Someone had piled the table high with fruits, sweetmeats, and treats. She’d been too exhausted to notice. The scent of fresh bread, cinnamon rolls, and pastries wafted toward her. Her stomach rumbled in anticipation.

Master Velvet placed a hand on her shoulder. “Not you, Seven. You were the first to fail, so an example must be made.”

“B-But…” Viola couldn’t put up more than a weak protest.

“Off with you, Seven. To your bunk and reflect on your weakness.” His dark eyes held no kindness. “Pray to the Watcher for strength to survive.”

“Y-Yes, Master Velvet.” She turned away to hide her tears.

“Perhaps you’ll try harder tomorrow, Seven.” He spoke without a trace of compassion or pity in his voice. “If you want to have any hope of survival here in the Night Guild, this will be the last time you fail.”

Hunger gnawed at Viola’s belly, but it could not outweigh the bone-deep weariness. She forced herself not to look at the other children, to block out the sounds of their eating. Feet leaden, she turned to the tunnel that led to their sleeping quarters.

Tears flowed in earnest once she reached the darkness of the passage. Sobs of anger, desperation, and frustration washed over her, shaking her body like a leaf in a whirlwind.

Slamming the door shut behind her, she threw herself onto her bunk and buried her head in the thin pillow. She didn’t care that her clothes were soaking wet or that she hadn’t had any water to drink for hours. She wouldn’t allow any of the others to see her cry.

Bright Lady, hear me and protect me in my hour of need. Her parched throat refused to form the words.

The prayer had comforted her in the past, but now it felt empty. The hunger, exhaustion, and thirst remained. Minutes ticked by in silence. Nothing happened.

She balled her fists and swallowed the ache in her belly. Down here, she was all alone. The Bright Lady can’t hear me.

Why would she? The goddess of healing hadn’t heard when she’d prayed for Mama and baby Rose. The gods were far away, if they cared at all. Mama was gone and Papa had left her here. In this place, she was the only one she could count on. She had to be strong, just as she had been after Mama died.

I will get through another day. Just one more.

About Andy Peloquin, lover of all things dark and mysterious

I am, first and foremost, a storyteller and an artist–words are my palette. Fantasy is my genre of choice, and I love to explore the darker side of human nature through the filter of fantasy heroes, villains, and everything in between. I’m also a freelance writer, a book lover, and a guy who just loves to meet new people and spend hours talking about my fascination for the worlds I encounter in the pages of fantasy novels.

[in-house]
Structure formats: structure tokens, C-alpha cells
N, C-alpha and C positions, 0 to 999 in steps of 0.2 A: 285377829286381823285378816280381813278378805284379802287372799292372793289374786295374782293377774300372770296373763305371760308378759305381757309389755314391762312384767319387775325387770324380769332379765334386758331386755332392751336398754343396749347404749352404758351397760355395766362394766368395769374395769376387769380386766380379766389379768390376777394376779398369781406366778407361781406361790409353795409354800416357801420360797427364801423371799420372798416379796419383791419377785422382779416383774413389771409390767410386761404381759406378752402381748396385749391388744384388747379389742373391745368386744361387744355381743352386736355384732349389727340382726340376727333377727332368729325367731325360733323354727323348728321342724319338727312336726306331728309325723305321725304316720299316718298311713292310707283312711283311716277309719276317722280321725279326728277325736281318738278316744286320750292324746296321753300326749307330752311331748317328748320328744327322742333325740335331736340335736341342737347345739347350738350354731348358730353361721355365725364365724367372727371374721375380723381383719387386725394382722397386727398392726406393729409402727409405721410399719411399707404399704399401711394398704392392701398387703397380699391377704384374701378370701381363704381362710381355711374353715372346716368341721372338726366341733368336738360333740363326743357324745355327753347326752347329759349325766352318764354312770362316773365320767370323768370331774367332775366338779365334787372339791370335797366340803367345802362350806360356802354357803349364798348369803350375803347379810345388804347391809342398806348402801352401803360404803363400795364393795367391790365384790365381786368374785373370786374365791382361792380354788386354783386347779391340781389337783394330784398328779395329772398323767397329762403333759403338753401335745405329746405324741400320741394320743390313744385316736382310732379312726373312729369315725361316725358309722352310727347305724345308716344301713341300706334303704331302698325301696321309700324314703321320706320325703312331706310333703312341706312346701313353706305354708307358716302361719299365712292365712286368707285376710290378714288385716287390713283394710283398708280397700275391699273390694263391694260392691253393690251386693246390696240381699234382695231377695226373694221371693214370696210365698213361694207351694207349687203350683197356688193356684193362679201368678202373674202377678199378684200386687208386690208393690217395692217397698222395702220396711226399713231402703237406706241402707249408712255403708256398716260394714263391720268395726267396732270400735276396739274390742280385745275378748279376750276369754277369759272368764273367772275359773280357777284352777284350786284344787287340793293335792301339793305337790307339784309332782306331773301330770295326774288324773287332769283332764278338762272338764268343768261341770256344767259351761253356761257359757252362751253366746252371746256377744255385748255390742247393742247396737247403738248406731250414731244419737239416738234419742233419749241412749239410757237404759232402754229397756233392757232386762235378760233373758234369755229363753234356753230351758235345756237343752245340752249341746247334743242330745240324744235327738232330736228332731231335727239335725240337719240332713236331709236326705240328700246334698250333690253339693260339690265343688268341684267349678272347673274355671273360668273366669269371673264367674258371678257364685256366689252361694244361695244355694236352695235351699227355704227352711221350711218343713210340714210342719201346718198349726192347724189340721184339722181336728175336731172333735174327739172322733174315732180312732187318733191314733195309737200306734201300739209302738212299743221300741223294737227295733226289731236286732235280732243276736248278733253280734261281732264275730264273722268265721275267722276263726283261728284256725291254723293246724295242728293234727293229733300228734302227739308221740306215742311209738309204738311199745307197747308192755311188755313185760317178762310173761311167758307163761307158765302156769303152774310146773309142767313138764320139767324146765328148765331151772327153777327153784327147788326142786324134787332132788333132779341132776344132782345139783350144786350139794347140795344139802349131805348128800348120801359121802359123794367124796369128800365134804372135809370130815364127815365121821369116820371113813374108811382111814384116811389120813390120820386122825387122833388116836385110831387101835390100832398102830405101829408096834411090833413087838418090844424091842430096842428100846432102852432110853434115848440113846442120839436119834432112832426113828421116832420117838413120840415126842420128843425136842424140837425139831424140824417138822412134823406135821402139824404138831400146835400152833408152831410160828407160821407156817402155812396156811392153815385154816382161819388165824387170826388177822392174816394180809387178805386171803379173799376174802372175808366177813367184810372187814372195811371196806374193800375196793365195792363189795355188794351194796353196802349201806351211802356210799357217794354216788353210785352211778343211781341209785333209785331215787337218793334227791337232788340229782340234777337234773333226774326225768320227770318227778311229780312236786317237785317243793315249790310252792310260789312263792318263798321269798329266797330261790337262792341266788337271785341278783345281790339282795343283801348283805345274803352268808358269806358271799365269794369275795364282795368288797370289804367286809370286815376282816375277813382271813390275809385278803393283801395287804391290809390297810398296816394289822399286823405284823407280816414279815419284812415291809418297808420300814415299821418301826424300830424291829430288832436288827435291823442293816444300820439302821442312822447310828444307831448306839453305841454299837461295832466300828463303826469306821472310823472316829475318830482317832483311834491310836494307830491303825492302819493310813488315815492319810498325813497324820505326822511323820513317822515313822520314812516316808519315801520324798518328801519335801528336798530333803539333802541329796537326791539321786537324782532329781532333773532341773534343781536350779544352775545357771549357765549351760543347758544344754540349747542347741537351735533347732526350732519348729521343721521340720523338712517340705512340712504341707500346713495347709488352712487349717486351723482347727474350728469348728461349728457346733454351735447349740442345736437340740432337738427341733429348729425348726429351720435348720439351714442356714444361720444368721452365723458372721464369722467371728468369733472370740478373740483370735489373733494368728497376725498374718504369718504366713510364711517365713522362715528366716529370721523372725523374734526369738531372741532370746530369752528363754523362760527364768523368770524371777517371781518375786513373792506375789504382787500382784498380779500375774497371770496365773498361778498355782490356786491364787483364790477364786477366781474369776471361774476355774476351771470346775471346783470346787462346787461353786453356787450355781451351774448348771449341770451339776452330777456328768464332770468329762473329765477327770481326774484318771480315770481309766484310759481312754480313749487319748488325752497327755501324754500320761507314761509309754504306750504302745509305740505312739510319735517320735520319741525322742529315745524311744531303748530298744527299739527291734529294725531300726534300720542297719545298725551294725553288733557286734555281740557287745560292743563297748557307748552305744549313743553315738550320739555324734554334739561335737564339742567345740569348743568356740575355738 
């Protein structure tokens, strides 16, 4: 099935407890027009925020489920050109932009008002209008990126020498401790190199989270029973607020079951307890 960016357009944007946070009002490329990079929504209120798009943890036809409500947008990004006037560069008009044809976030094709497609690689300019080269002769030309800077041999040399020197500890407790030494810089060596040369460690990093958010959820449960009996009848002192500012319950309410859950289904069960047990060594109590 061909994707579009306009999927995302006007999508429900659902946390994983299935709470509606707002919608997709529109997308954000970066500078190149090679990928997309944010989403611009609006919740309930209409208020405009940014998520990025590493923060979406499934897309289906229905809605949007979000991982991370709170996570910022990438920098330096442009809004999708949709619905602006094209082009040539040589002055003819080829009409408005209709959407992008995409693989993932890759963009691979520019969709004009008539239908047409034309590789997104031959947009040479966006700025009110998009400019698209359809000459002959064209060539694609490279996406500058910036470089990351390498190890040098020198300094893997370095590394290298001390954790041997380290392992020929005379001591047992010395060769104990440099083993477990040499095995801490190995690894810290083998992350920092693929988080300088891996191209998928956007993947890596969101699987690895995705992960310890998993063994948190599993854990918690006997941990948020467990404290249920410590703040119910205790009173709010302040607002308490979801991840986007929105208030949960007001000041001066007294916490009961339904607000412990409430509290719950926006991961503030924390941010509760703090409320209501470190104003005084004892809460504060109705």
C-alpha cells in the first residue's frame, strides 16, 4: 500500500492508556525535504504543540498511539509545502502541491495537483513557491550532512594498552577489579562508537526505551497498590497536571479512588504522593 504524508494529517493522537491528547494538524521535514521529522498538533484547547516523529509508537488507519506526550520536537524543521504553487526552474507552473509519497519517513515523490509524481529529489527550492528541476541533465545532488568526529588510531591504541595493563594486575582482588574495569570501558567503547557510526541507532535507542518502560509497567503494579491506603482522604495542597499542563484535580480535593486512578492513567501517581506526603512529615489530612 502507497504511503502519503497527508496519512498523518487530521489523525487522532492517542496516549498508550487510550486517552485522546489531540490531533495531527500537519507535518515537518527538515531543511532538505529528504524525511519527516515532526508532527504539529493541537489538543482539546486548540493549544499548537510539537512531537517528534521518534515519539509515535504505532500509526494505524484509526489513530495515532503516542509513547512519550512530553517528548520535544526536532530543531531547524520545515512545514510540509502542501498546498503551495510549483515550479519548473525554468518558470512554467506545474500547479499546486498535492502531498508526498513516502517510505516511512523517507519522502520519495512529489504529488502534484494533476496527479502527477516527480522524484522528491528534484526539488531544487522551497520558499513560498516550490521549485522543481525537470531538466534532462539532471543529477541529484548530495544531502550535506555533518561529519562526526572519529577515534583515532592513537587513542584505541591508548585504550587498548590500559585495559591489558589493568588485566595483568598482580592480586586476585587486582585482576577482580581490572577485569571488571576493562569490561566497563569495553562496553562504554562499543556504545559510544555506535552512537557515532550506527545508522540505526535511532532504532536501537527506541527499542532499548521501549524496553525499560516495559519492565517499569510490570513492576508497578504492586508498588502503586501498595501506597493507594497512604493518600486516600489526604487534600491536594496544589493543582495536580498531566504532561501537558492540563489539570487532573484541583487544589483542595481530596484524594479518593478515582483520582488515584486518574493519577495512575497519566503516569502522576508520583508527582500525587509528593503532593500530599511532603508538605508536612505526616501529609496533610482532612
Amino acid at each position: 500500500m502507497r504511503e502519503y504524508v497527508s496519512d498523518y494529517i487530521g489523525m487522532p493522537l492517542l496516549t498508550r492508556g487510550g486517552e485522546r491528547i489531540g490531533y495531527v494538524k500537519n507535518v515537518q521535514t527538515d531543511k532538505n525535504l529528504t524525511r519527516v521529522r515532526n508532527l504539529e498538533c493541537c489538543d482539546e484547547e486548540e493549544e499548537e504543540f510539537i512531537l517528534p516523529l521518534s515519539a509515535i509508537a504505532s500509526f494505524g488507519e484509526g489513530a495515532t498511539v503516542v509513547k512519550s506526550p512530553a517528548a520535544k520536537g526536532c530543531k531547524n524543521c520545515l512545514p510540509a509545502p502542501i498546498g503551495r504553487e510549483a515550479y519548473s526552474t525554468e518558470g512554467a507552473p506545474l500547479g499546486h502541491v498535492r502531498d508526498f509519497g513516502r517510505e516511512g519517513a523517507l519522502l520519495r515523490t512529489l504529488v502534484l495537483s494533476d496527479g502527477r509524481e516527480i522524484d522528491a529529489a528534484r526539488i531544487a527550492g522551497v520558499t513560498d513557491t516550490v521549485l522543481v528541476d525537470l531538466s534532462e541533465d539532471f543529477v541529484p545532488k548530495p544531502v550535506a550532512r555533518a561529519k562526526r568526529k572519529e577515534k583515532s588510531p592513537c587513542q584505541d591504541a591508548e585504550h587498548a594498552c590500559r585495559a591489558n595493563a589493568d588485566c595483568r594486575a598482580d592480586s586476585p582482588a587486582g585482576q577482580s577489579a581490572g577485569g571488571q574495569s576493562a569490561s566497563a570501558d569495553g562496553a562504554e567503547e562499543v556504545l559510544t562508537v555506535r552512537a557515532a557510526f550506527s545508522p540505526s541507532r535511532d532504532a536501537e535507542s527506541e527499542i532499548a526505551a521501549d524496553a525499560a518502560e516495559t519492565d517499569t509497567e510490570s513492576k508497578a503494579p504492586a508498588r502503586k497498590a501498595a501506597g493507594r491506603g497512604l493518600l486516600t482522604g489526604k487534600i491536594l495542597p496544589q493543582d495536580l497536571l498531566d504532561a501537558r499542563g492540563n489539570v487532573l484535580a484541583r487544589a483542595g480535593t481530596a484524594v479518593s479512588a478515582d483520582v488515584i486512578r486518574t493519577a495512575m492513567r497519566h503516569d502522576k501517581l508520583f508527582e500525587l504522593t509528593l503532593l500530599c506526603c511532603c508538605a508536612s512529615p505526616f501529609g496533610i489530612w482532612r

Fantasy provides us with an escape, a way to forget about our mundane problems and step into worlds where anything is possible. It transcends age, gender, religion, race, or lifestyle–it is our way of believing what cannot be, delving into the unknowable, and discovering hidden truths about ourselves and our world in a brand new way. Fiction at its very best!

Learn more about Andy Peloquin and his books at

| Website Twitter | Facebook | LinkedIn | GooglePlus | Amazon | YouTube |

New release: The Last Bucelarii (Book 2): Lament of the Fallen

Bucelarii 2 Small

The Last Bucelarii (Book 2): Lament of the Fallen

A faceless, nameless assassin. A forgotten past.  The Hunter of Voramis–a killer devoid of morals, or something else altogether? (The Last Bucelarii–dark fantasy with a look at the underside of human nature)

Author: Andy Peloquin

Official Launch Date: August 19th, 2016

Publication Date: July 21, 2016

Paperback Price: 15.99

Digital Price: 3.99

Pages: 340

ISBN: 1535388668

The Hunter of Voramis is no more.

Alone with the bloodthirsty voices in his head, fleeing the pain of loss, he has one objective: travel north to find Her, the mystery woman who plagues his dreams and haunts his memories.

When he stumbles upon a bandit attack, something within urges him to help. His actions set him at odds with the warrior priests commanded to hunt down the Bucelarii.

Left for dead, the Hunter must travel to Malandria to recover his stolen birthright. There, he is inexorably drawn into direct conflict with the Order of Midas, the faceless, nameless group of magicians that holds the city in a grip of terror. All while struggling to silence the ever-louder voice in his mind that drives him to kill.

From feared assassin to wretched outcast, the Hunter’s journey leads him to truths about his forgotten past and the Abiarazi he has pledged to hunt. His discoveries will shed light on who he really is…what he really is.

Fans of Joe Abercrombie, Brandon Sanderson, and Brent Weeks will love the Hunter…

Buy The Last Bucelarii (Book 2): Lament of the Fallen on Amazon US, and Amazon CA.

Enjoy an Excerpt from The Last Bucelarii (Book 2): Lament of the Fallen

He filled his lungs with the fresh night air. The taste of smoke mixed with the earthy scent of loam. The warmth of the fire soothed and relaxed him, the hypnotic rhythm of the dancing flames calming his mind. The fatigue of the day washed over him, and he allowed his eyelids to droop.

The visions came then; memories leapt out at him.

Within the bright depths of the flames, he saw the hell he had glimpsed in the Serenii tunnels. Lord Jahel’s face appeared in the fire, laughing, mocking. Bone and skin morphed into the faces of Lord Cyrannius and the First of the Bloody Hand. Shuddering waves of flesh and gristle writhed, shifting, transforming.

Demons roam Einan once more. People treat them as myth and legend, but I know the truth.

The Hunter retreated deeper into his blankets, his sword clutched to his chest. He told himself it was out of habit rather than fear.